Ten things evolutionists can do to improve communication. Speaking as a battle-scarred survivor of a few battles over evolution on teh Interweb, I plead guilty to ignorance of a few of these rules. But I wonder, too, what good any of these would do in the grand scheme of things: could we expect Creationists to act as honorably, or as honestly? And what would the Flying Spaghetti Monster think?
Science is better: An enormous scientific study has conclusively demonstrated that "diet had no effect" on rates of women getting cancer or heart disease. Because the study investigated the efficacy of overall low fat diets, rather than the more recently developed hypothesis that saturated fats are the only pernicious kind, some leading medical researchers accept these findings but still think there MAY be a direct link between certain diets and major health problems in women, but (and here's the money shot) "if they did a study like that and it was negative, then I'd have to give up my cherished hypotheses for data." Now that, my friends, is a heartwarming example of one of the pinnacles of human creativity, the scientific method, which is under so much attack these days. . .
Before the class, Crocker had told me that she was going to teach "the strengths and weaknesses of evolution." Afterward, I asked her whether she was going to discuss the evidence for evolution in another class. She said no.A "Biology 101" class turns into a gripe session for creationists at a state school, the Northern Virginia Community College. The lecturer then whines about being discriminated against when she fails to teach the subject she's hired to teach.
"Who's afraid of evolutionary biology?" (I've linked Bede before, but this piece bears a much more important message to Christians who feel it their biblical duty to get hot and bothered over evolution and origin-of-life issues.) Also see a Christian response to "Young Earth" apologetics, and the Young Earth Argument Index, both from "Old Earth" Creationists who disagree with 6-Day biblical literalism. (Note that Old Earthers may still be Intelligent Design advocates. Heaping spoonsful of salt all around.) If that's still too "Christian" for you, Talk.Origins has a summary of other Genesis interpretations.
BBC News: British unconvinced on evolution "More than half the British population does not accept the theory of evolution, according to a survey. Furthermore, more than 40% of those questioned believe that creationism or intelligent design should be taught in school science lessons." Nice to know that the maxim for the UK being five years behind the US still holds true, more or less.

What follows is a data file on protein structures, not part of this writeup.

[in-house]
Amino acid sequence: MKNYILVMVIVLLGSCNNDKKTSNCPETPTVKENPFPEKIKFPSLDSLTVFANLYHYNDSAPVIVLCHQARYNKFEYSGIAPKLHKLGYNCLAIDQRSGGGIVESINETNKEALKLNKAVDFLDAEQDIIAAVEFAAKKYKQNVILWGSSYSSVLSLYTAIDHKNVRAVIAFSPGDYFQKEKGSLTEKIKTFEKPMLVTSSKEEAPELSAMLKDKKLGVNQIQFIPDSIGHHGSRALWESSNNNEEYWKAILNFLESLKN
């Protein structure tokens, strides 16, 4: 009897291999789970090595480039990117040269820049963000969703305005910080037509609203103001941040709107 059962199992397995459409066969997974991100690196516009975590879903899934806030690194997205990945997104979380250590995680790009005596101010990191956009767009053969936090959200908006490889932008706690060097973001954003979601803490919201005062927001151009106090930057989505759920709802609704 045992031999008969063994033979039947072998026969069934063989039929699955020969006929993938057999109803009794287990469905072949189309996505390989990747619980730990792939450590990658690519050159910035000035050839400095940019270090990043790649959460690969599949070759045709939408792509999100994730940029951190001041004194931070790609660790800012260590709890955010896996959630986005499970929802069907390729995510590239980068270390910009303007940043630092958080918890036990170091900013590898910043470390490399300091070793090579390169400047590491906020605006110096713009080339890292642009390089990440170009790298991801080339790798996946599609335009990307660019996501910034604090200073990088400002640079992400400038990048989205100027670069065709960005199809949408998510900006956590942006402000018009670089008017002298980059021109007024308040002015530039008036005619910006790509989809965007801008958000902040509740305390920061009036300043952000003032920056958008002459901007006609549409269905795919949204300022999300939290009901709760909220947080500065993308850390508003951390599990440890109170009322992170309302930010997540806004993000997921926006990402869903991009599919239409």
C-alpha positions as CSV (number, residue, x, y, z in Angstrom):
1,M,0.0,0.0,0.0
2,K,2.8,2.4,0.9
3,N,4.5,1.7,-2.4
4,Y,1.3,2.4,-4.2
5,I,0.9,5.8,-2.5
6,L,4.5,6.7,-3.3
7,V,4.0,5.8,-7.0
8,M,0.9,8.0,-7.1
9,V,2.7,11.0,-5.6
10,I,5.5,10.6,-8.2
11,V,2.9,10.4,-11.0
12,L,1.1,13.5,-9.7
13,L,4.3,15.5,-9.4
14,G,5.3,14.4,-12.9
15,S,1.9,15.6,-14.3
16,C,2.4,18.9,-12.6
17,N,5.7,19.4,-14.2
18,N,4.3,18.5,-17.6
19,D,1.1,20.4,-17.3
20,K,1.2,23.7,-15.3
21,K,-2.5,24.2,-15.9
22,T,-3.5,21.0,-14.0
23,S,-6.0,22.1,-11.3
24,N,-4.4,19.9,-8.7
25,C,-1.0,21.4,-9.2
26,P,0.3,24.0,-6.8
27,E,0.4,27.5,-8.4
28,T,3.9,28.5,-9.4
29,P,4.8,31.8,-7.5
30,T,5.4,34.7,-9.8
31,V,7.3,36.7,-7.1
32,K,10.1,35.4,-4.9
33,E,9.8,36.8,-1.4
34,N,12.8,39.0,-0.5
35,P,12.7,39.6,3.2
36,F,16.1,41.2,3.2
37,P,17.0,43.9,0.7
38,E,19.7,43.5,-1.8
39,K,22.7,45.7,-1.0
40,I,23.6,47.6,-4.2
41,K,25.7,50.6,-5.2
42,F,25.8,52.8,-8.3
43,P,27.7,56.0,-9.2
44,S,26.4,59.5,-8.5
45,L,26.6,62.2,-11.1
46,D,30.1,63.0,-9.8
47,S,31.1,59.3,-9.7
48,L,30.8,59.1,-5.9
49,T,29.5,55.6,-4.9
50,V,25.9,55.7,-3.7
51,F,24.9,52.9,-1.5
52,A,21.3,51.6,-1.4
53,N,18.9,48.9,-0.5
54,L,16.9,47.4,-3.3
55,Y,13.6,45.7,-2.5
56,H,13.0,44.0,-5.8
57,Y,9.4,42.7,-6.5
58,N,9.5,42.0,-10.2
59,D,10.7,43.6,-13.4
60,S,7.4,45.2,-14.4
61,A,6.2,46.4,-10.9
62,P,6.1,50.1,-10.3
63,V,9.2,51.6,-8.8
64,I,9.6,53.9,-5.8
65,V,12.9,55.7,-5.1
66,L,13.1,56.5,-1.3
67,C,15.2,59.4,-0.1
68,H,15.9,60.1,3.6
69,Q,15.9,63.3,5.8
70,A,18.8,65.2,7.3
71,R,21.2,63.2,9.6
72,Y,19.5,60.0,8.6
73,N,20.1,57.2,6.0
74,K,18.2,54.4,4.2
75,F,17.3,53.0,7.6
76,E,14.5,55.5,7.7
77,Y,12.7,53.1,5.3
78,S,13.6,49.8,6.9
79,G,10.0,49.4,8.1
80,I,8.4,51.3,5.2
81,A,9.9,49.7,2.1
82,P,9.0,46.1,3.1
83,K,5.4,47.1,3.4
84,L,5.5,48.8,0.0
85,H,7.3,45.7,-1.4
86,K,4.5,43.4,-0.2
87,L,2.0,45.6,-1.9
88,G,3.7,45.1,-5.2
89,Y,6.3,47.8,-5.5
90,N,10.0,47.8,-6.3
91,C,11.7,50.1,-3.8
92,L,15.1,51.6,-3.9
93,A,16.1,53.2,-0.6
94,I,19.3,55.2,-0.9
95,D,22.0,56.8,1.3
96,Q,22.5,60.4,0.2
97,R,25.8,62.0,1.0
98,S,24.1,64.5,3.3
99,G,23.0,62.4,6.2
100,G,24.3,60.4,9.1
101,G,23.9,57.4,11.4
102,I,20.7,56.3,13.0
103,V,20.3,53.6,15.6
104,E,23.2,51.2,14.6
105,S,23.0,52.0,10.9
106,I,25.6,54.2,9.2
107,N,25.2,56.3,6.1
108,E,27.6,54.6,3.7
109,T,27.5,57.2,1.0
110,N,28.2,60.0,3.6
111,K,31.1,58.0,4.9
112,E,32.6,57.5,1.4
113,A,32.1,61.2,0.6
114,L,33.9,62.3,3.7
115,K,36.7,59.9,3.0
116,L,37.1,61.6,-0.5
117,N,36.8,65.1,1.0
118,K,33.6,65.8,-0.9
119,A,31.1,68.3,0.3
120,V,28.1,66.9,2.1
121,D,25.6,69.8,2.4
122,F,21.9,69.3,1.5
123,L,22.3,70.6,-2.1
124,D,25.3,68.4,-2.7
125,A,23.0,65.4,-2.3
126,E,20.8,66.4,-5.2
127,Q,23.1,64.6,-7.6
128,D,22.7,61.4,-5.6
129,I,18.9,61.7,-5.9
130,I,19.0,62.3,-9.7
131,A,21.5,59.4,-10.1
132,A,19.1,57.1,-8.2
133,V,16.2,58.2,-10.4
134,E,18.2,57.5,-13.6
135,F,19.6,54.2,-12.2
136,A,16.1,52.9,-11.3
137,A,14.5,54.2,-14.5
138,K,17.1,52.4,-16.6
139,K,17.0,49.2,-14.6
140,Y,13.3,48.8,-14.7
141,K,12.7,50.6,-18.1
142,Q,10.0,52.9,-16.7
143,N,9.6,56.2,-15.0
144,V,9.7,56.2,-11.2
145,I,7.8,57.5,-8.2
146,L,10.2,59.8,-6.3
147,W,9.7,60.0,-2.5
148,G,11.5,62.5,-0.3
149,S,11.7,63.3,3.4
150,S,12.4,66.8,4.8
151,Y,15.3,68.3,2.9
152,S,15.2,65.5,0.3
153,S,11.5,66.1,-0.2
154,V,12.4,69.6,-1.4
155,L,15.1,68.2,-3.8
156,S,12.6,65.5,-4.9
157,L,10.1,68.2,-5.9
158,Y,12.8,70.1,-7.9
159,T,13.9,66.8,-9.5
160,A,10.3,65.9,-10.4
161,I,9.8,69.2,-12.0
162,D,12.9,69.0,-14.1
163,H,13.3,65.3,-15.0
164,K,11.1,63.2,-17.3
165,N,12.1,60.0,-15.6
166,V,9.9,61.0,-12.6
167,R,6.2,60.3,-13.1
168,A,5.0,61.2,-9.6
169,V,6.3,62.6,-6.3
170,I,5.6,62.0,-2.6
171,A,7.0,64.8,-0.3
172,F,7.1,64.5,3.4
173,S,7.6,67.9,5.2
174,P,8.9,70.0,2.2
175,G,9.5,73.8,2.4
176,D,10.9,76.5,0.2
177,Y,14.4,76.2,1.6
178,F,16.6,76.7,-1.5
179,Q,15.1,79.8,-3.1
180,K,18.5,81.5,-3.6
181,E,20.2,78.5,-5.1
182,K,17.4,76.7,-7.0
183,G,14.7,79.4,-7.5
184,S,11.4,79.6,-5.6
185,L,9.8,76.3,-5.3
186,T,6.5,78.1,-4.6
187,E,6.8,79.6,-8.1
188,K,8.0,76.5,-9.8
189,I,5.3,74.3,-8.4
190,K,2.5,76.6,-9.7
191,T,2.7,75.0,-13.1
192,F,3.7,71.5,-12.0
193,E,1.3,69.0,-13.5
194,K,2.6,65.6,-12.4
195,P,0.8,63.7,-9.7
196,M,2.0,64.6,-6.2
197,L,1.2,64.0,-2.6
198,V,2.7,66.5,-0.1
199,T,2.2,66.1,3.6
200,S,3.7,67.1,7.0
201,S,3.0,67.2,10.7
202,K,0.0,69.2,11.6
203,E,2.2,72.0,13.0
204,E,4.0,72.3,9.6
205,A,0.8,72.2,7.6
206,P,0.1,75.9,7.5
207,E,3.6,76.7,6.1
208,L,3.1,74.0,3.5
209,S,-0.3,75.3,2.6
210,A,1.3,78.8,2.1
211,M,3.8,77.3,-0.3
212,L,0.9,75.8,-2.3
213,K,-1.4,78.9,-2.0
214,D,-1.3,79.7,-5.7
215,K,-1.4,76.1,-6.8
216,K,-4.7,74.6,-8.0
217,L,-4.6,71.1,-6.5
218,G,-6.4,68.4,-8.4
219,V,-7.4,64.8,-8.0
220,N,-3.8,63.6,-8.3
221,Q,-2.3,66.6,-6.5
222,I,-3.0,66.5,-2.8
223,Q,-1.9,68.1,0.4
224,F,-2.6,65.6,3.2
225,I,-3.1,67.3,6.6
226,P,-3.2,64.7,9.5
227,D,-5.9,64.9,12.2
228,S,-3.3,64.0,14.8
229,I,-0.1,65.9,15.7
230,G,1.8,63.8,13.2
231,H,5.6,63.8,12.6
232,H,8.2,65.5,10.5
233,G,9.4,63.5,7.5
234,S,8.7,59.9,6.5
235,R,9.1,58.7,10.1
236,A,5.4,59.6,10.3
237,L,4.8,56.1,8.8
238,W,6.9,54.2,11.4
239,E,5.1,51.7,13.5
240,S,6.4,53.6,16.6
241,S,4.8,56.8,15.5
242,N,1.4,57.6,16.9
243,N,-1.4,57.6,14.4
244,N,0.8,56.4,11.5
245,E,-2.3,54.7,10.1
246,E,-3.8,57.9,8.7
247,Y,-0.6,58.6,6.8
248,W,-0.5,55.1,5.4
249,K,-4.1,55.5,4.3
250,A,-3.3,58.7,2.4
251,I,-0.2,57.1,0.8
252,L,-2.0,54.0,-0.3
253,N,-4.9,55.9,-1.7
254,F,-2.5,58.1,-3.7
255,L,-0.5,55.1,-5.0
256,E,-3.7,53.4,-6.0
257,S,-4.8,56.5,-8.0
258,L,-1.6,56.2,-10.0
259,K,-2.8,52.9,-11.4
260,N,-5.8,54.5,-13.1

The Clergy Letter Project has completed acquiring 10,000 signatures from clergy around the country. Their stated goal: For too long, the misperception that science and religion are inevitably in conflict has created unnecessary division and confusion, especially concerning the teaching of evolution. I wanted to let the public know that numerous clergy from most denominations have tremendous respect for evolutionary theory and have embraced it as a core component of human knowledge, fully harmonious with religious faith. They've declared February 12, 2006 as Evolution Sunday, a day when "hundreds of Christian churches from all portions of the country and a host of denominations will come together to discuss the compatibility of religion and science."
A conservative Metafilter loves to hate weighs in on the issue of intelligent design being incorporated into the classroom. Some of Orson Scott Card's views have been linked to before (see here; here; and most notably here.) This time, he seems to be less reactionary and more thoughtful. This is related to many prior Mefi threads on this issue some of which include this; this; and this.
Decision in Kitzmiller et al. v. Dover Area School District:
The weight of the evidence clearly demonstrates, as noted, that the systemic change from "creation" to "intelligent design" occurred sometime in 1987, after the Supreme Court's important Edwards decision. This compelling evidence strongly supports Plaintiffs' assertion that ID is creationism re-labeled.
Incompetent Design is yet another entry in the battle regarding the origin of humans.
"If God does not exist, and if religion is an illusion that the majority of men cannot live without...let men believe in the lies of religion since they cannot do without them, and let then a handful of sages, who know the truth and can live with it, keep it among themselves. Men are then divided into the wise and the foolish, the philosophers and the common men, and atheism becomes a guarded, esoteric doctrine--for if the illusions of religion were to be discredited, there is no telling with what madness men would be seized, with what uncontrollable anguish."
Why SETI's search for intelligent extraterrestrial life is different from the work of proponents of Intelligent Design. An interesting bit of argumentation regarding the distinction between the simple signals searched for by SETI and the complex signals used in arguments for ID.